Although choice is not the purpose of the Sacrament, it does factor into it. When receiving the Sacrament, one makes a solemn act before God, a solemn personal act. And to take that act, together with the profession of faith accompanying it, without the requisite intent and desire, i.e. choice, would seem to be quite wrong, if not a sin in itself, just as it would be a sin to receive Communion or Penance without the proper disposition.

    If someone decides against it, better to let the prodigal son go, and perhaps with grace to later return home and receive it as an adult, then to force it upon him without his sincere consent.

    Grace, including the graces of Confirmation, build on and perfect our prior nature. Confirmation provides an increase of sanctifying grace, that is, it builds upon what is already there. If the grace is not already present, if the nature of the person at the time is to resist on account of nonconsent, there is nothing to build on and it is like that “seed” is scattered on the path, rather than being planted in the good soil. And to the extent that such grace does indeed sink in, rather than bouncing off the person, it is like the Christmas or birthday gift that is put in the closet, unopened and unused, with the effect of it being as if it were never received in the first place.

    As for that son, fret not. Rather, in joyful hope, join with St. Monica in prayer. Who knows, he may yet be another St. Augustine.

  20. TeaPot562 says:

    Thanks, Msgr. for thinking of this; and real thanks to “Bender” for the link to Benedict XVI’s message in 2007 to the participants at 2008 World Youth Day. I saved that on my hard drive & will do my best to get it into the hands of grandchildren, some of whom have already been confirmed (with mixed results) and others who will be old enough to understand when they start Confirmation classes.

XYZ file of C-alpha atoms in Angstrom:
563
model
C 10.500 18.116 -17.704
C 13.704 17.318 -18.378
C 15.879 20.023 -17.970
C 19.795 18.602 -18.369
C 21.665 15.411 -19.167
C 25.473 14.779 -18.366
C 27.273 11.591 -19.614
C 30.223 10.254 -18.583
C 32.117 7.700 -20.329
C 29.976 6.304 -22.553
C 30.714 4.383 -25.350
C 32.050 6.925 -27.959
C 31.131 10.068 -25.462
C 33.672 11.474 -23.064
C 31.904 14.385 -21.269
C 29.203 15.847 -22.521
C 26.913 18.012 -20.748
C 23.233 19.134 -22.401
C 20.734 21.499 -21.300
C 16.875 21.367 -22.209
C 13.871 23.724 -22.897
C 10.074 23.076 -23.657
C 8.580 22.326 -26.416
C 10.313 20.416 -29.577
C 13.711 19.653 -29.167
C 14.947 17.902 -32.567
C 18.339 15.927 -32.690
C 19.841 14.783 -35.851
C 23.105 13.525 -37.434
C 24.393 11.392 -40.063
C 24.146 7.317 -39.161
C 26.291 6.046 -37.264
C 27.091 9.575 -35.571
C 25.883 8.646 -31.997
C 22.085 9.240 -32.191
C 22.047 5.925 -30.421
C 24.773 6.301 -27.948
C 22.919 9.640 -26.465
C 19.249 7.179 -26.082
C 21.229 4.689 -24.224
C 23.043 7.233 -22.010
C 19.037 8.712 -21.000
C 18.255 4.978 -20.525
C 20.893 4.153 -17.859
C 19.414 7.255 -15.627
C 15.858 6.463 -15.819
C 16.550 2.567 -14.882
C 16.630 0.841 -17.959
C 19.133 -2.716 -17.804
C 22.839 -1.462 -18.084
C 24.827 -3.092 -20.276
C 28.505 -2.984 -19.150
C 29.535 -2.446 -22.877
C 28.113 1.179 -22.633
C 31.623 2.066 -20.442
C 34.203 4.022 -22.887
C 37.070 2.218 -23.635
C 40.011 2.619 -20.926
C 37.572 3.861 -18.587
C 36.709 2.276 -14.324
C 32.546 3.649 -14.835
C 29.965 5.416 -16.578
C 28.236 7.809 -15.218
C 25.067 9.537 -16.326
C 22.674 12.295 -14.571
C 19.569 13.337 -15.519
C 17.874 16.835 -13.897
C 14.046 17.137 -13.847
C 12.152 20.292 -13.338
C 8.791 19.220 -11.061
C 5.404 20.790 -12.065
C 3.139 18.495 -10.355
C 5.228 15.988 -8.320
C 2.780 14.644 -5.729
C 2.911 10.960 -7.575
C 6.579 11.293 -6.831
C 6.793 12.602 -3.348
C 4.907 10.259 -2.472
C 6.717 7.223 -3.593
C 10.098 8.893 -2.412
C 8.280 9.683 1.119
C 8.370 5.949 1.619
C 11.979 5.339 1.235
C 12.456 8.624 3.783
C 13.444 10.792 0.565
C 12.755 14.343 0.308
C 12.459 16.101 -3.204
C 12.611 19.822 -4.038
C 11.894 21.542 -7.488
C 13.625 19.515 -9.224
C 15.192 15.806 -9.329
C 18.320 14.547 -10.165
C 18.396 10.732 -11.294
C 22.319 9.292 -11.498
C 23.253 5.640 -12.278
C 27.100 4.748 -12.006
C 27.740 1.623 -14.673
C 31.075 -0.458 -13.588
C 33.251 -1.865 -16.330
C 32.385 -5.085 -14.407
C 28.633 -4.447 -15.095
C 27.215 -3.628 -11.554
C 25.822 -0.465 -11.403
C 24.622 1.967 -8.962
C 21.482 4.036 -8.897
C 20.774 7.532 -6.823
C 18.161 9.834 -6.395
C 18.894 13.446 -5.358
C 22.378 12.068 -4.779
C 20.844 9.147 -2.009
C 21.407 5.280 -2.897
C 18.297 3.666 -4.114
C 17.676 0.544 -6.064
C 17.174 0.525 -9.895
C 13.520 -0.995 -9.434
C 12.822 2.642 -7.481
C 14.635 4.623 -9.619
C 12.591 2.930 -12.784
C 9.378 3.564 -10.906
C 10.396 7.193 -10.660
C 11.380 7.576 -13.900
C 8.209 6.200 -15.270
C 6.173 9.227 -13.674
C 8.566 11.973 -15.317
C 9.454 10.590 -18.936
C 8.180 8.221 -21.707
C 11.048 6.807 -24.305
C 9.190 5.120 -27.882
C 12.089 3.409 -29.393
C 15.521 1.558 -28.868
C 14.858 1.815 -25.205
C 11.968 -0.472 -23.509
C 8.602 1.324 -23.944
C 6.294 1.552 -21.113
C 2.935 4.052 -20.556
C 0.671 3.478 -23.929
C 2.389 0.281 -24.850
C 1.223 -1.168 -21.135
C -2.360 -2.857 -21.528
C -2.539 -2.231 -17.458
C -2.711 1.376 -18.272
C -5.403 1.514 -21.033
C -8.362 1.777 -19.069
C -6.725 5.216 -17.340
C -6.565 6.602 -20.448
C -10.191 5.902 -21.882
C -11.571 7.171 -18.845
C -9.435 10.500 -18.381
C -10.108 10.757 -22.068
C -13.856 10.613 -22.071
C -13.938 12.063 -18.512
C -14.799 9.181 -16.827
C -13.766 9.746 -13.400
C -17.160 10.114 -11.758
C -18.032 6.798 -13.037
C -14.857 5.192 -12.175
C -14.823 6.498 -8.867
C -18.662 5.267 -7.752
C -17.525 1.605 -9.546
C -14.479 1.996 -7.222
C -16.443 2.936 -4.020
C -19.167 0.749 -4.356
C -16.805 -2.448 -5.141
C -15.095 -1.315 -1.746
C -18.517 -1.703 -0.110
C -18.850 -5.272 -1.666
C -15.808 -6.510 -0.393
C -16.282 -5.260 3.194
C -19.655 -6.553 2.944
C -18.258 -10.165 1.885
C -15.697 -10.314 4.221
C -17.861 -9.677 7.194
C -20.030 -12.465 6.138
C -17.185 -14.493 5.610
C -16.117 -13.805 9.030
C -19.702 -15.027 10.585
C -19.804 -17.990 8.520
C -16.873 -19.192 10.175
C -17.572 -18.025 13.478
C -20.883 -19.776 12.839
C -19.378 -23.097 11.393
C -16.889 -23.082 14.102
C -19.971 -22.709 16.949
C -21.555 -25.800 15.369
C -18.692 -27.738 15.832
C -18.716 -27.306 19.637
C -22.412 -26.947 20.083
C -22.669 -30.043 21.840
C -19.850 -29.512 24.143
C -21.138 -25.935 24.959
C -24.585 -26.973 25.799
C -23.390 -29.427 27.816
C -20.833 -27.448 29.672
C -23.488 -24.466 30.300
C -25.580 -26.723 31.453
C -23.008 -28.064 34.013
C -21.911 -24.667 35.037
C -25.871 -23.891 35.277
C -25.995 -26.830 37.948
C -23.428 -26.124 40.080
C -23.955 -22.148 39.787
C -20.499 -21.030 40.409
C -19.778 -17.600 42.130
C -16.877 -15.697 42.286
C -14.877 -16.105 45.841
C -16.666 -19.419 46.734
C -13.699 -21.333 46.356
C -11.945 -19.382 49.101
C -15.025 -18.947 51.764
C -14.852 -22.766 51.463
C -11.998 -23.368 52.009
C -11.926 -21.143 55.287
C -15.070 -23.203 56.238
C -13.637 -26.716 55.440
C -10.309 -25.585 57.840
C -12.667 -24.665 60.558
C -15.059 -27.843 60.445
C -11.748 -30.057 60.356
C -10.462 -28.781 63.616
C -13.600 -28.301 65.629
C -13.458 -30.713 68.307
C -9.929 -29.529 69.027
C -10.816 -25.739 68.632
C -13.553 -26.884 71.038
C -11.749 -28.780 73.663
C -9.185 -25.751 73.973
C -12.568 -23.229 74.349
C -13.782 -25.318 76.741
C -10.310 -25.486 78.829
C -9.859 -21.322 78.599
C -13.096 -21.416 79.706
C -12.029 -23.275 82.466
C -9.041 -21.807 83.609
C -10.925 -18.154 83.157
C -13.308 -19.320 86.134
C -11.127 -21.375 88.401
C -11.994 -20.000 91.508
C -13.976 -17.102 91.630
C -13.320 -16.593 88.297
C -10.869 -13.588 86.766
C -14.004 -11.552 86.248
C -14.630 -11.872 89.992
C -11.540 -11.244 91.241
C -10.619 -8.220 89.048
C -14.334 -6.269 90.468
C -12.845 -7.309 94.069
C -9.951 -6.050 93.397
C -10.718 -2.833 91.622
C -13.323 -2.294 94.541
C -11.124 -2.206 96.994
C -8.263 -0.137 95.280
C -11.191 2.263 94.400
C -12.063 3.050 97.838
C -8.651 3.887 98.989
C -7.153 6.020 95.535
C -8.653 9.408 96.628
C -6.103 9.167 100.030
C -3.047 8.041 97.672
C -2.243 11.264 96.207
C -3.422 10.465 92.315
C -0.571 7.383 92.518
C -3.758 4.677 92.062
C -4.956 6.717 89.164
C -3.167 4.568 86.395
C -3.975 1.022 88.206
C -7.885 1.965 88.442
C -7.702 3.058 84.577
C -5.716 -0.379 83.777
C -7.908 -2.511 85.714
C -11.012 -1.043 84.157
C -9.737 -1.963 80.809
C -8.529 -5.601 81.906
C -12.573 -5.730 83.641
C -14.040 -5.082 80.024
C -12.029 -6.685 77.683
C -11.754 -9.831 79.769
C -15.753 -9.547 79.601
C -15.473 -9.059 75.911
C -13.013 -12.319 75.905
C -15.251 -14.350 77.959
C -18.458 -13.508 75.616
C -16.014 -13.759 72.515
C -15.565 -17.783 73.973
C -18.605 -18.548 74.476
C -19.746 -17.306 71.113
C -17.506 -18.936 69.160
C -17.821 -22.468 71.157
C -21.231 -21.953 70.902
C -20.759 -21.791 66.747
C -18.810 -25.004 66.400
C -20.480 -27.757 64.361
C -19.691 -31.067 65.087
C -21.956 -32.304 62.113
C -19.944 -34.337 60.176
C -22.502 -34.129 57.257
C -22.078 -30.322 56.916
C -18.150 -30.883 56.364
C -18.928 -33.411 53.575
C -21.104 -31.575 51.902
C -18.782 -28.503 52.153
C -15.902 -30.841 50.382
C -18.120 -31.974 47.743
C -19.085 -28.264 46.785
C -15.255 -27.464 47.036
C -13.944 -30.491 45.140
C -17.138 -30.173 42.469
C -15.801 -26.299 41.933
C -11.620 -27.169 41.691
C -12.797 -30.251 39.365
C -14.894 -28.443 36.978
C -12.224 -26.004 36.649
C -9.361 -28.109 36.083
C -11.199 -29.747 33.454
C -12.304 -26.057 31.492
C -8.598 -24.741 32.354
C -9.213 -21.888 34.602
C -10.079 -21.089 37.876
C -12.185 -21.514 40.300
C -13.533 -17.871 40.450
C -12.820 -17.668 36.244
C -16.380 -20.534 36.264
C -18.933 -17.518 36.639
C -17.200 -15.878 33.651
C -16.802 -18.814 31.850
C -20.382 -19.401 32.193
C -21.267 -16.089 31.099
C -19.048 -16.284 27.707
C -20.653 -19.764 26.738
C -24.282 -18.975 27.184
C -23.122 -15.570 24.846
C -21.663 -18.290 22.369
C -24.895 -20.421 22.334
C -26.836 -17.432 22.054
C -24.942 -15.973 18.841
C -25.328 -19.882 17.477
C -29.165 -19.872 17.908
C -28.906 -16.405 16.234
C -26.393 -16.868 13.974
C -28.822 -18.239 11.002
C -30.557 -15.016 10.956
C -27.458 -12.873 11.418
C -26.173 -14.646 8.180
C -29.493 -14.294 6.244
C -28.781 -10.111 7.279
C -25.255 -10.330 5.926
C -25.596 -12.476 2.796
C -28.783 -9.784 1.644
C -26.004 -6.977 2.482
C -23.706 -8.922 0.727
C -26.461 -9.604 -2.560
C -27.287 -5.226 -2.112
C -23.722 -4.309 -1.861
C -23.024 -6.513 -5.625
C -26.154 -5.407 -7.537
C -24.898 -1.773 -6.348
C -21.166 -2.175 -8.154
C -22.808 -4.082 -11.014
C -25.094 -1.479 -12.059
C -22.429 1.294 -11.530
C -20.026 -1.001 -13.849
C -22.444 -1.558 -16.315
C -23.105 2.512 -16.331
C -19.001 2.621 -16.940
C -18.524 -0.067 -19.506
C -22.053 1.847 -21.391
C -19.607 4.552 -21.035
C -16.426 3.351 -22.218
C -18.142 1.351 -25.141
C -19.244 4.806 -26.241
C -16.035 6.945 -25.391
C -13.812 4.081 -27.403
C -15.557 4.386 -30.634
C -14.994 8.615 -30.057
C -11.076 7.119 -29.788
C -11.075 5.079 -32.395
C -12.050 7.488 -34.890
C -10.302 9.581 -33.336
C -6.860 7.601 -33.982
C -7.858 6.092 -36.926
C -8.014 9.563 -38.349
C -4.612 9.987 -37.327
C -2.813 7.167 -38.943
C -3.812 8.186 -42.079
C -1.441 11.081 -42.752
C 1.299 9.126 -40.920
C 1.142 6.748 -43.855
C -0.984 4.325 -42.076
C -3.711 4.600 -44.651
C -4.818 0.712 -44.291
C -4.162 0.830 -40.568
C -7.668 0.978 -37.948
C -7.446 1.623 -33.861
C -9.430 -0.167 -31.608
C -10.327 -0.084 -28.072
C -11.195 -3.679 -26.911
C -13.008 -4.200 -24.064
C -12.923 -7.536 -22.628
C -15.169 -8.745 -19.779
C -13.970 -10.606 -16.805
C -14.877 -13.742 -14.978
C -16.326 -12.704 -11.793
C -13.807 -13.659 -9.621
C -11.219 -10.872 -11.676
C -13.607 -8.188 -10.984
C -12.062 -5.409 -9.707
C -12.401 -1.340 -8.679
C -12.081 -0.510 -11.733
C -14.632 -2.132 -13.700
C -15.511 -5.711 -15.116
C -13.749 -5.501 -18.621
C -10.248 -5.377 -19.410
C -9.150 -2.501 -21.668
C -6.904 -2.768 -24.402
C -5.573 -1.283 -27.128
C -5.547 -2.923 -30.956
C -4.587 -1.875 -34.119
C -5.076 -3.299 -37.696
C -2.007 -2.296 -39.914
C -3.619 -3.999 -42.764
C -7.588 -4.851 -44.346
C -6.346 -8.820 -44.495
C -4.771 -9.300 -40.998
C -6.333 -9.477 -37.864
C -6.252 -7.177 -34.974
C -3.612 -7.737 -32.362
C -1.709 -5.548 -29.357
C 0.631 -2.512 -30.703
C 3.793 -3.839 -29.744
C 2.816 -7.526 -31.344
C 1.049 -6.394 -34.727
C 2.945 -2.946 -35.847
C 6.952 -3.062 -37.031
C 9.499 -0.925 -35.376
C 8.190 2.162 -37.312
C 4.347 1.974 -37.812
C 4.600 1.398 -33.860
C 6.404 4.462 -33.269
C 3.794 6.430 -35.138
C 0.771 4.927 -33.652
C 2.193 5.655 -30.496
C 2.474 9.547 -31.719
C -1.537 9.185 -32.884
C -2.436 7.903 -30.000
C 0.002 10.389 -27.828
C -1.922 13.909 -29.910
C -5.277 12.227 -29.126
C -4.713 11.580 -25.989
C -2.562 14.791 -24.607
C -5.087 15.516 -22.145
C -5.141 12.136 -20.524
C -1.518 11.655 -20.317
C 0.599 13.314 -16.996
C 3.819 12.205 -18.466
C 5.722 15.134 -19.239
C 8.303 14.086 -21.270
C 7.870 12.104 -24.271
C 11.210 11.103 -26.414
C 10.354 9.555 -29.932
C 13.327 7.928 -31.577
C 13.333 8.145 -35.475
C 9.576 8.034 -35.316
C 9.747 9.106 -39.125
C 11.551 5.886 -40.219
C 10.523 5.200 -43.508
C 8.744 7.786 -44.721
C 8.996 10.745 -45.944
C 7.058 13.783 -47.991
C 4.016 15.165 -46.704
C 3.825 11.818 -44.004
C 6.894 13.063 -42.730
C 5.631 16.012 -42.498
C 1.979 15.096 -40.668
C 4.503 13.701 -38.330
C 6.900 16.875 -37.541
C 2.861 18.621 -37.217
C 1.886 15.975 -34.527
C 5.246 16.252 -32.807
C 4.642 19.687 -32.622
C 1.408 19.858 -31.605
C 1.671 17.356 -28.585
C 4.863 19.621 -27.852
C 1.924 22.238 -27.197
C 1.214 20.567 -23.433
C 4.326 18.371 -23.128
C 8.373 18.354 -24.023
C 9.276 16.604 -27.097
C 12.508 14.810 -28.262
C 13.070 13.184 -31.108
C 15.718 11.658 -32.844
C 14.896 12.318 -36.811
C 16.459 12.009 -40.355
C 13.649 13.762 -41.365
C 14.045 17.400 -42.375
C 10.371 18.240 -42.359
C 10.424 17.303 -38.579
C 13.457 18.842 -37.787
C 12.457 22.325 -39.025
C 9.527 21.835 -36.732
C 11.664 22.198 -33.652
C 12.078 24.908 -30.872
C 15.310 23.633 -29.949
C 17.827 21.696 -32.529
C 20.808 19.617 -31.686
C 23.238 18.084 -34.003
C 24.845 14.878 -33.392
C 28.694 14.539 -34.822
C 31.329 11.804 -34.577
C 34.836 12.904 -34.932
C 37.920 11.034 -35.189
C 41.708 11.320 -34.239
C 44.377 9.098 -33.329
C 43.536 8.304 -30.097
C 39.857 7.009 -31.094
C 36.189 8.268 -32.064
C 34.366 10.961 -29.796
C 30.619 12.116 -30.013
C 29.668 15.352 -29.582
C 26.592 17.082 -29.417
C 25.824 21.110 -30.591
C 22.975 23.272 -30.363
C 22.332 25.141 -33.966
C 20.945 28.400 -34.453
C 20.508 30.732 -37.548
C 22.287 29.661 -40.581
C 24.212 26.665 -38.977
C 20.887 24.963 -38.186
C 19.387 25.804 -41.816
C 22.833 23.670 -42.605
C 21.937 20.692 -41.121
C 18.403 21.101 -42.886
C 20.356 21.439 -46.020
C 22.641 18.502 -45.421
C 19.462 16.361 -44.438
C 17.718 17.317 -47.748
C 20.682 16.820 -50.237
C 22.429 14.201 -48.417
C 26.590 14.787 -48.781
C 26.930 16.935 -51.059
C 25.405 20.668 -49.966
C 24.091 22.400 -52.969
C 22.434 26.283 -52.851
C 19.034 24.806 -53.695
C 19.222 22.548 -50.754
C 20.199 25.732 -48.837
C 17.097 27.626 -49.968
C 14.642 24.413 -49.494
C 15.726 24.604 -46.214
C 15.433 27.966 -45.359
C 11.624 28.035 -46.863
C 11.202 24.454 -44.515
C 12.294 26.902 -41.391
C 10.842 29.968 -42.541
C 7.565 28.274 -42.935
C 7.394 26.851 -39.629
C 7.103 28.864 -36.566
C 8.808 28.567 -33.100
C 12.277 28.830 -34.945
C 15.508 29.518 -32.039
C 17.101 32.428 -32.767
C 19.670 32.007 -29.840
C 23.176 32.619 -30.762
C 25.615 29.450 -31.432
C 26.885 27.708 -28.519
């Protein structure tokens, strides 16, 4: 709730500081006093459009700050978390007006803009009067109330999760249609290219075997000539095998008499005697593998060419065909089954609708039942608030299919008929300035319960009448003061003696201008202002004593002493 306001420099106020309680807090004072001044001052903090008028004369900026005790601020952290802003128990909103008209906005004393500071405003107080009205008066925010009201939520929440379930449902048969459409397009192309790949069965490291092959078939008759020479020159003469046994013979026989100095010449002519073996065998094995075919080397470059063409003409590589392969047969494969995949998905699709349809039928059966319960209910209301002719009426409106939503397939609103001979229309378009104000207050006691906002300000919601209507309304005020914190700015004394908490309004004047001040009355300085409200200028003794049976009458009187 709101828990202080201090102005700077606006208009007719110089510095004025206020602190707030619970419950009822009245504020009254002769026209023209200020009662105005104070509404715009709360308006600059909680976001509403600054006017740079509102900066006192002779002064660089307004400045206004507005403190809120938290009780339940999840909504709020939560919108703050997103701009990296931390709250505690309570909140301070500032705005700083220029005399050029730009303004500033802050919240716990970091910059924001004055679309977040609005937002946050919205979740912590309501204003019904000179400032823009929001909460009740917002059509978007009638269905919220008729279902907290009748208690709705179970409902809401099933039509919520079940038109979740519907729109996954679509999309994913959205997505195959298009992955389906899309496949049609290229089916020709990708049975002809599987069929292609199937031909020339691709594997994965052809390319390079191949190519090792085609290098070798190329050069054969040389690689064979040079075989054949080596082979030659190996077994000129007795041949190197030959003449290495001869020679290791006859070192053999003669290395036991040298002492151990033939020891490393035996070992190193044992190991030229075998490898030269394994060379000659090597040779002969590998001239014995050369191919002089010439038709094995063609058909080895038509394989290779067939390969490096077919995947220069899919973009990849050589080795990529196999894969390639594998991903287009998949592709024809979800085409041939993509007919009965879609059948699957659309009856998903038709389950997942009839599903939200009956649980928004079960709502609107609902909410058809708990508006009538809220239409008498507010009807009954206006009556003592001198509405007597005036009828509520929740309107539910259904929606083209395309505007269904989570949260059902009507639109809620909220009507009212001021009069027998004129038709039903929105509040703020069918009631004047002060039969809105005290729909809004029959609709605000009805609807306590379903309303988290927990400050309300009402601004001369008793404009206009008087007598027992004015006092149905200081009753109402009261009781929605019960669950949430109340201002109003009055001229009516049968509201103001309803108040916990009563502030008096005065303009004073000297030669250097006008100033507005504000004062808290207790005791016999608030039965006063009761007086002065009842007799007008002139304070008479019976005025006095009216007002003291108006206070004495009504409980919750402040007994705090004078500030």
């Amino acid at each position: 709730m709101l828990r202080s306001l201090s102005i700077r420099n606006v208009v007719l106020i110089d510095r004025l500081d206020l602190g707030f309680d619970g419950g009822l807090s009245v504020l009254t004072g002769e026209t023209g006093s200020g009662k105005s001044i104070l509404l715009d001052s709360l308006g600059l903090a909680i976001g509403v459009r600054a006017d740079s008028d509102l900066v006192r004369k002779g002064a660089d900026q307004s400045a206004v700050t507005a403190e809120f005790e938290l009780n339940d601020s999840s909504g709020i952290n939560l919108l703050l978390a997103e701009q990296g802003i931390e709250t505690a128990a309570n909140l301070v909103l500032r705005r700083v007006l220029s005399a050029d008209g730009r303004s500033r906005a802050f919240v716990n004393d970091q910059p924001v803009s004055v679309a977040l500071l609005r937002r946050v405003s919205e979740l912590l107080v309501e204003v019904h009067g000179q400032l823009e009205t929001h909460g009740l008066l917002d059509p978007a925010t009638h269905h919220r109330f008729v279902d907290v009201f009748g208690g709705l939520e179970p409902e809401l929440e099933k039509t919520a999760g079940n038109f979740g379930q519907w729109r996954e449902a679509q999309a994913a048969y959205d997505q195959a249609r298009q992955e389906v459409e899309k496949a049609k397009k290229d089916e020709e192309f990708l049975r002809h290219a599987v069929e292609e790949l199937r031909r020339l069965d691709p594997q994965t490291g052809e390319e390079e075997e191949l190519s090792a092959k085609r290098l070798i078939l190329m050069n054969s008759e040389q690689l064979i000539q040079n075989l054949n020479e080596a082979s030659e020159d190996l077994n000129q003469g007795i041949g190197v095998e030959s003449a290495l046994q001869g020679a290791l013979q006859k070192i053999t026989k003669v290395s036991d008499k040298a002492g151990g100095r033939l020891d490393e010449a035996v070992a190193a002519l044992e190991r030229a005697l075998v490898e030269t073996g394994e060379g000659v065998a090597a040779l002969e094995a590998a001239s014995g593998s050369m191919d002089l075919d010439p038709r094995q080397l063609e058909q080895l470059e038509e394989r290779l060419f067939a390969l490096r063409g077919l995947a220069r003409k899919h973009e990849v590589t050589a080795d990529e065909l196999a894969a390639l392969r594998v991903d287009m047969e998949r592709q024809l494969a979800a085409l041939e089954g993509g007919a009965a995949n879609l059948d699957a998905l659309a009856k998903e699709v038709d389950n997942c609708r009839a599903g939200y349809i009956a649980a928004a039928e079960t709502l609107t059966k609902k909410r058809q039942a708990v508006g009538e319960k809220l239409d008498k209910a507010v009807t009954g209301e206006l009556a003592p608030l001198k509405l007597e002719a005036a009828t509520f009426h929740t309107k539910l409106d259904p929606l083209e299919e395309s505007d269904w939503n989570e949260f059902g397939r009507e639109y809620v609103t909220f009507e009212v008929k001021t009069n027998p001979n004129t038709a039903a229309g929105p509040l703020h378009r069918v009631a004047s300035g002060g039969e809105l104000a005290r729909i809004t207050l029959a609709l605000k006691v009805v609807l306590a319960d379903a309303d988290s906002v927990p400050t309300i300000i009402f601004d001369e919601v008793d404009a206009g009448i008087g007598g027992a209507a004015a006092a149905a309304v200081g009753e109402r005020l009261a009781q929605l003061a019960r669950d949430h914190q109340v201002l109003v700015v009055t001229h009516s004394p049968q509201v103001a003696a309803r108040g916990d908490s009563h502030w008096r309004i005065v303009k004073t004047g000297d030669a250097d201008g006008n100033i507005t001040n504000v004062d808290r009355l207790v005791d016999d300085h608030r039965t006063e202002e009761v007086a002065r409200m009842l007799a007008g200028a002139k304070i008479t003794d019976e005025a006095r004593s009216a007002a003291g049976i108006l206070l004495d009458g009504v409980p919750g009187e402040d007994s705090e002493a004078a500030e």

Again, thank you both. TeaPot562

  21. Jennifer says:

    Hello Msgr., Had a chance to read this! Thanks for formulating and posting it. In my own teaching, I try to emphasize what you call the “Christian’s personal Pentecost” as well as the fact that Confirmation is a gift given so that (1) we might become holy and (2) the Holy Spirit might renew the face of the earth. It’s an amazing thing when one really ponders it, exemplified in Acts by Peter’s speech to the Jews on Pentecost and the baptism of the 3000 that day. I think I’ll hand the article on to my catechists :-). Keep up the good work. Blessings, Jennifer

  22. Peg says:

    I would add that a child at the age of 7 is only beginning to experience Pentecost and it is a life long growth of development. I was in my 20’s when I attended a charismatic prayer meeting where my emotions were touched and even though I never spoke in a prayer language, it was a wonderful experience for me and a renewal. Thanks so much for posting this. Peg in Denver

  23. Larry Coty says:

    Excellent! This should be the first in a series called “Clarifying the Confusion on _______ .” It wouldn’t be too long…Not more than 350 or so installments…

  24. Erin Manning says:

    This is wonderful. Given that both of our two most recent popes have called for the order of the Sacraments of Initiation to be restored, do you think more bishops will become open to doing so in the future?

  25. Cynthia BC says:

    For “witness” spirituals I also like “who’ll be a witness.” This high school choir does a nice job with it:

    http://www.youtube.com/watch?v=5UH8wFN86B4